The first games club session of 2014 took place yesterday, starting with the draw for this year’s tournament. It’s therefore time to reminisce on the games and events of 2013, its highlights and let-downs, and to list some new year's resolutions.
The 'new' events of 2013 were
- my first attendance of a games convention, the UK Games Expo, on which I reported before;
- the playtesting of 4 prototypes at the London meetup in July of Playtest UK;
- a night at a boardgames group in Stuttgart, Germany.
All the above were very enjoyable and provided opportunity to learn new games. Play testing is of course a bit of a hit-and-miss affair: some prototypes are brilliant, others need quite some work. It feels good to help designers in improving their games, but taking the train and tube and buying food and drinks during a whole day in a London pub made the event a bit too costly for frequent repetition.
There were also the usual events: a night with the Lisbon Boardgamers Group during my Summer holidays in Portugal and the games club tournament and Christmas session.
In 2013 I missed quite a few game nights at the club, due to work, flu, studying for MOOCs, or whatever. Fortunately the tournament forced me to attend more times than I would have.
There were 12 participants, who played 5 games in varying groups of 4 players, with 11/7/4/2 points awarded to the 1st/2nd/3rd/4th placed in each play. Tied players would share the sum of their points. The 5 games were El Grande, Le Havre, Brass, Kingsburg and Lancaster, in this order. At the end of the 5 round league, the scores were: Keith 43, Dan 42, Andre 37, David 36, Steve 35, Peter 27, John 26, Chris 25, me 22, Nigel 20, Nick 15.5, Matt 9.5. Peter and Matt missed some games and 10/6/2 points were awarded in 3-player games. Keith, as the league winner, chose El Grande for the final among the 4 top players. Andre returned to his home country before the final, which was won by Dan.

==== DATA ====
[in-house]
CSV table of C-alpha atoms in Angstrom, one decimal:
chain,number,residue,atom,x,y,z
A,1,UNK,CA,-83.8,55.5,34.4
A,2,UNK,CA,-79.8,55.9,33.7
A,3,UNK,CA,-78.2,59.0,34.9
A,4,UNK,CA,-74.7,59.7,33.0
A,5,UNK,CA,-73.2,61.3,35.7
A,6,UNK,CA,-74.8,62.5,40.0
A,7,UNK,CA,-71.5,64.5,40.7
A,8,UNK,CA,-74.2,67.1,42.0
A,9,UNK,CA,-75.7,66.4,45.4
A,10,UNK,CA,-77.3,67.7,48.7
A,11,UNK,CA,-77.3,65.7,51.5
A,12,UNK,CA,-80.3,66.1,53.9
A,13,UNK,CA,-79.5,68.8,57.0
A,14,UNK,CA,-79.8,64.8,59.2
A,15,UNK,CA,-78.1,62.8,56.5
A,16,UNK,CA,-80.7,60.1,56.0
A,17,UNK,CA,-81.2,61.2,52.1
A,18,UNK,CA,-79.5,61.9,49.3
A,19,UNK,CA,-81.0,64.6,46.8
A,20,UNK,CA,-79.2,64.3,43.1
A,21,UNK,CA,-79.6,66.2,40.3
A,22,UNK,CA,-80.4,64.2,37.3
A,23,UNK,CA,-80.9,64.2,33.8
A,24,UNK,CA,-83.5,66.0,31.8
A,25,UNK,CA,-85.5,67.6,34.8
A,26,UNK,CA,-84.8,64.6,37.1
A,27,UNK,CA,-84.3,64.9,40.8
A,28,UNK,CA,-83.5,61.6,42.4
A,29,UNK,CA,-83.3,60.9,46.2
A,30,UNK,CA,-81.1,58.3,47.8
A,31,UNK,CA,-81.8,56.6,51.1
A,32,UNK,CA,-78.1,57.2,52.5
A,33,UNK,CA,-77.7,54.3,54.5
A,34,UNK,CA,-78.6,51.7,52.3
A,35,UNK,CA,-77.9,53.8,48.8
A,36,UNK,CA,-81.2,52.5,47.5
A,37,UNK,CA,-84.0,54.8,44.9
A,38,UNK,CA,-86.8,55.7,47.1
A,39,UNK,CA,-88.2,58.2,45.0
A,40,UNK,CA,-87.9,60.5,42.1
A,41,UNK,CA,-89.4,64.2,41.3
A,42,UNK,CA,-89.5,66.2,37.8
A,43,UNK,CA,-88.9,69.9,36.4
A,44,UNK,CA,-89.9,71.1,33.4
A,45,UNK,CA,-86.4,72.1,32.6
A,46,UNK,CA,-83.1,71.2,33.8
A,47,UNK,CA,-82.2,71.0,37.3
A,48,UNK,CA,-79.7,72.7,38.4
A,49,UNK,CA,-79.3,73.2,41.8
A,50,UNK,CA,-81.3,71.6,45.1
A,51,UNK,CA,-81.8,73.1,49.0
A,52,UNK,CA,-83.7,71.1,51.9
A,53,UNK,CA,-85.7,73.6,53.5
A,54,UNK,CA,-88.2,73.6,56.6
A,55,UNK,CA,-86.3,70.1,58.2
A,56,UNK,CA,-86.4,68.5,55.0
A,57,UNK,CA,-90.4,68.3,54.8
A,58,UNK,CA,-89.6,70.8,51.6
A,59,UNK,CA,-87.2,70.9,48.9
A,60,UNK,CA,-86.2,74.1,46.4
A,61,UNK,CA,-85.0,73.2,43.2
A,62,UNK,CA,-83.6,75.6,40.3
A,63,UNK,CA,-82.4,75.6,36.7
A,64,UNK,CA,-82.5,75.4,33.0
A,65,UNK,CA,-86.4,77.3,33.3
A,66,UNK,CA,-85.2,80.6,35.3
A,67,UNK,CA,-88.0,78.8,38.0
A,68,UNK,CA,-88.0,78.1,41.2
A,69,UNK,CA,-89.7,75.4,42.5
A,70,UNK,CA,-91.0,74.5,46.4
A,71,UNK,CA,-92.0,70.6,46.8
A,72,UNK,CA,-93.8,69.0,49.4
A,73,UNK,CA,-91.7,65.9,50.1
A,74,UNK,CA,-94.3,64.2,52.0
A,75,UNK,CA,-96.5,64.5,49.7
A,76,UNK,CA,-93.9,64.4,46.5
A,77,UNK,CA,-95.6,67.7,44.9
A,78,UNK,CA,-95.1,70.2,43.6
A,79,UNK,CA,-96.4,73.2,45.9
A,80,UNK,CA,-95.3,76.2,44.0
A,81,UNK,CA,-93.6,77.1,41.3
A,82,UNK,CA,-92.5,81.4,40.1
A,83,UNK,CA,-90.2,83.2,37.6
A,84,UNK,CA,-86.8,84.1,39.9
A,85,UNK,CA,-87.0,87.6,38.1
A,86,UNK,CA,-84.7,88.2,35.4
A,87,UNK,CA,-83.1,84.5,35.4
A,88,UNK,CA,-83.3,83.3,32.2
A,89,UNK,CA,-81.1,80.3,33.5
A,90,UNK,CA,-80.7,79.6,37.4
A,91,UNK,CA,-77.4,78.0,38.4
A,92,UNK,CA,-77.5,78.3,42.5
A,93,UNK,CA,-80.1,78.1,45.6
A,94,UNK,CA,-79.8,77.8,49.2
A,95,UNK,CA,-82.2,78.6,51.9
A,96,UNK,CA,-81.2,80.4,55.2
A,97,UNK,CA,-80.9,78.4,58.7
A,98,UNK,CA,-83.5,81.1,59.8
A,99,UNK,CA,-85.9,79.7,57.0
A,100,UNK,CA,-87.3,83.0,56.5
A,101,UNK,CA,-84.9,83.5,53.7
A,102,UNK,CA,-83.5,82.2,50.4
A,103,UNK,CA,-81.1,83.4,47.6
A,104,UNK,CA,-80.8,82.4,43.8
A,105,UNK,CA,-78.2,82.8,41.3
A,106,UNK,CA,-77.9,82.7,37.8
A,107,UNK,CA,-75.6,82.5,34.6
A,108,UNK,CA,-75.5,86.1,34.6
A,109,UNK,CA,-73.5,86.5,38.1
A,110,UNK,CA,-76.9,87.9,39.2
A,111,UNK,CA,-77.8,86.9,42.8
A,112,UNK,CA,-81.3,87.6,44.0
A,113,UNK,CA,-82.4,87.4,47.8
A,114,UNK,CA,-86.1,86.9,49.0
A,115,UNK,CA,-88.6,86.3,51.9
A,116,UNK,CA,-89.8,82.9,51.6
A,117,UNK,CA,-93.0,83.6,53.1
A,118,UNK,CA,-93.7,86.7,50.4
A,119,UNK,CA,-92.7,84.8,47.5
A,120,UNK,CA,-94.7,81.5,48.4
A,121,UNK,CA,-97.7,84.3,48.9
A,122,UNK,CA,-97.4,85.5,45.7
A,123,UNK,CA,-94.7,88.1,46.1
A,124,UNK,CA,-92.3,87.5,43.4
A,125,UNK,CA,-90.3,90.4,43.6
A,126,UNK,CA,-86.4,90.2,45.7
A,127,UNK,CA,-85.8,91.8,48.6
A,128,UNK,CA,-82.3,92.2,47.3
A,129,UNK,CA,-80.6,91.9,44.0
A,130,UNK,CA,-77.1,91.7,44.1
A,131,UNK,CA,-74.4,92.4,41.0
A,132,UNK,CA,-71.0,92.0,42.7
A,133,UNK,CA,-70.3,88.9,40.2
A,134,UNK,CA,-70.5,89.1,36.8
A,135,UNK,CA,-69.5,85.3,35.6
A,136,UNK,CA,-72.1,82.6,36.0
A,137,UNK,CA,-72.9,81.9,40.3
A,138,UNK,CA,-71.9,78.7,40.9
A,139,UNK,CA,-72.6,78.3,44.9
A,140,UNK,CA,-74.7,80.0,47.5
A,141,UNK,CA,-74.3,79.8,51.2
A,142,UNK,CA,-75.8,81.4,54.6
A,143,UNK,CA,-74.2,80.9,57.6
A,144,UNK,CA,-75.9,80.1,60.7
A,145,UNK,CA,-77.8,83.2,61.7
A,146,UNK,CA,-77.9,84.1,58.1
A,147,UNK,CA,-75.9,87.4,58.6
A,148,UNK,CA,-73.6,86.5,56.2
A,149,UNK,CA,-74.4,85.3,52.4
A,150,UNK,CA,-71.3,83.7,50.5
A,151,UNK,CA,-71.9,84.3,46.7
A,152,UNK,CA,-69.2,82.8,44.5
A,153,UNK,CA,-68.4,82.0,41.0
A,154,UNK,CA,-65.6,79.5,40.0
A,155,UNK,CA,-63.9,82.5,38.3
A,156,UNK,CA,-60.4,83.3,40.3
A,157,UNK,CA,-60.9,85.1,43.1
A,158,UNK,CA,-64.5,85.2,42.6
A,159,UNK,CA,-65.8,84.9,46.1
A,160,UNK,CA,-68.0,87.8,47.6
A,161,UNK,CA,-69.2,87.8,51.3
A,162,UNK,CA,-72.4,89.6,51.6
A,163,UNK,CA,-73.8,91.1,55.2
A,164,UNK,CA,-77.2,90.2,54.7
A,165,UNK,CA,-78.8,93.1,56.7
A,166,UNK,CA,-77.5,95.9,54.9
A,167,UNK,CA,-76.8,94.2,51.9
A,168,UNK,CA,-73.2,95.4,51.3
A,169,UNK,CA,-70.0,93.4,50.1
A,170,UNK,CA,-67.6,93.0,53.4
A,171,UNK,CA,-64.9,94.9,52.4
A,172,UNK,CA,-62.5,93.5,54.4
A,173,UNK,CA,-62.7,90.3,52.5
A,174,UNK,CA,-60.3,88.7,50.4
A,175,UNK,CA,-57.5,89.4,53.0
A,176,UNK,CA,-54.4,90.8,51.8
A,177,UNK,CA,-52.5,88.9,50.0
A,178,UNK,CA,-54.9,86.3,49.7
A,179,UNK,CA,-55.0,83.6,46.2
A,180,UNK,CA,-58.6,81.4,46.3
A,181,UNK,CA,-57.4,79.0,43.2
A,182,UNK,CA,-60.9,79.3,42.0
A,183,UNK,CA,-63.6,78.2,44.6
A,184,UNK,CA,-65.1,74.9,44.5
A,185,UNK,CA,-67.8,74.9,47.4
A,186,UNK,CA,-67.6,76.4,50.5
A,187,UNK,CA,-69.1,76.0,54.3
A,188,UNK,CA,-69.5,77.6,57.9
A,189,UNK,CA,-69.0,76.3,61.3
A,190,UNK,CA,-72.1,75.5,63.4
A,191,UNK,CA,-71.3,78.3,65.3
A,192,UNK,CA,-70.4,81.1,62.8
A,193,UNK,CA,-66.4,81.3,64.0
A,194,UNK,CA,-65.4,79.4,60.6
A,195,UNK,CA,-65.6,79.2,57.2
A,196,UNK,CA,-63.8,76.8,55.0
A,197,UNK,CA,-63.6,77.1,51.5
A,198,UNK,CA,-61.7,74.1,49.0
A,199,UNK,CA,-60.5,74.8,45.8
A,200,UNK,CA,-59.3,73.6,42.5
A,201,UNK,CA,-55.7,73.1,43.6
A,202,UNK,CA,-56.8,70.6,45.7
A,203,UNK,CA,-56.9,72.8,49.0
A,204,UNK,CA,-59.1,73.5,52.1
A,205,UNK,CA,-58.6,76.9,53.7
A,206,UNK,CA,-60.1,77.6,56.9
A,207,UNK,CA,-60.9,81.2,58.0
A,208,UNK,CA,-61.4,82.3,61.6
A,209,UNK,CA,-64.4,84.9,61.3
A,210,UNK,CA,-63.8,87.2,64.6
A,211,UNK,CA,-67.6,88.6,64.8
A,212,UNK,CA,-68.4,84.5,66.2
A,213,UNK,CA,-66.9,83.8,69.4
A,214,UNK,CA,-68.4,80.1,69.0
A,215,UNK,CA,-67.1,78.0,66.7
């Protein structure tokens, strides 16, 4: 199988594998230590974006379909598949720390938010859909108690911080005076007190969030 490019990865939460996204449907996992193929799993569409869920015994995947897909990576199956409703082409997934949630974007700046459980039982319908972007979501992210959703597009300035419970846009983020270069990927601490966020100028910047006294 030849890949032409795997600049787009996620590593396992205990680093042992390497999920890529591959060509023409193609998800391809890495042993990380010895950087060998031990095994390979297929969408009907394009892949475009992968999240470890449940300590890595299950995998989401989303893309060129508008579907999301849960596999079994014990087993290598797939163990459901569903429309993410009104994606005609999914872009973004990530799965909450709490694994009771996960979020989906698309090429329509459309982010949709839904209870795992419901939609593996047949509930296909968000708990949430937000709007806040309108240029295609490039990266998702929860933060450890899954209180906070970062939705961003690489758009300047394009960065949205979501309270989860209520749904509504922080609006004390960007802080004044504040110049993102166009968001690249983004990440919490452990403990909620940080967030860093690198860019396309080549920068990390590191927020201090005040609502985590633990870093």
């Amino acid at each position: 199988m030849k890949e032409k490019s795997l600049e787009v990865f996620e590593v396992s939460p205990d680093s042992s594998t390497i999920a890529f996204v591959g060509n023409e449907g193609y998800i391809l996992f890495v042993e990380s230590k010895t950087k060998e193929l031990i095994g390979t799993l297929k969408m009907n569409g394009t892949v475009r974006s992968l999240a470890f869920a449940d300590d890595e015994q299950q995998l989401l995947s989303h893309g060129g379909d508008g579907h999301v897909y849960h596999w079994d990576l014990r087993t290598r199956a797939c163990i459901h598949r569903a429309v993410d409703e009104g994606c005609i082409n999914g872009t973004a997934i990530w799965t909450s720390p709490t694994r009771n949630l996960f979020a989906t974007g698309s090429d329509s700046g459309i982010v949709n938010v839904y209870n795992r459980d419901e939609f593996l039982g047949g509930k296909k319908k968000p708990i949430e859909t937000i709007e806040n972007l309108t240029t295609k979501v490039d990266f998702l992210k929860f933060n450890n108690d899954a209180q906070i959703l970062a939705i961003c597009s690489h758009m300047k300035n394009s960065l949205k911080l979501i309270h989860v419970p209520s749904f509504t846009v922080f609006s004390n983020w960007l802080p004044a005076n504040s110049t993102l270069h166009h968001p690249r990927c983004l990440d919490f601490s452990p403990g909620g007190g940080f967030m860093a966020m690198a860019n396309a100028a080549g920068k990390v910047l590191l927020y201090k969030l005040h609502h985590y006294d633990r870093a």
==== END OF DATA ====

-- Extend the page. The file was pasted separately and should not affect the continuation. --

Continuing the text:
The tournament started quite well for me, with a surprising 2nd place in El Grande and Le Havre (which are not my kind of games), losing to Keith in the former and Dan in the latter. After that, it went downhill. I won or was 2nd in the practice games, but played badly in the games that mattered, coming last in Brass (I was gutted) and Lancaster, and 3rd in Kingsburg. Playing three times in the same group as Dan, and twice with Keith, didn't help, of course 😉
The annual Christmas session was again a well-attended merry evening of gaming, quizzing, drinking, and eating (of mince pies, fewer this year due to the absence of Huggy). As in past years, I brought along Pitchcar Mini, and the 8 participants didn't fail to provide amazing take overs, spectacular car crashes, and dismal flicks. Hugely entertaining, as usual. I also brought Skull & Roses. It got played twice, introducing new players to this brilliant bluffing game. There was plenty of schadenfreude seeing others turning up a skull.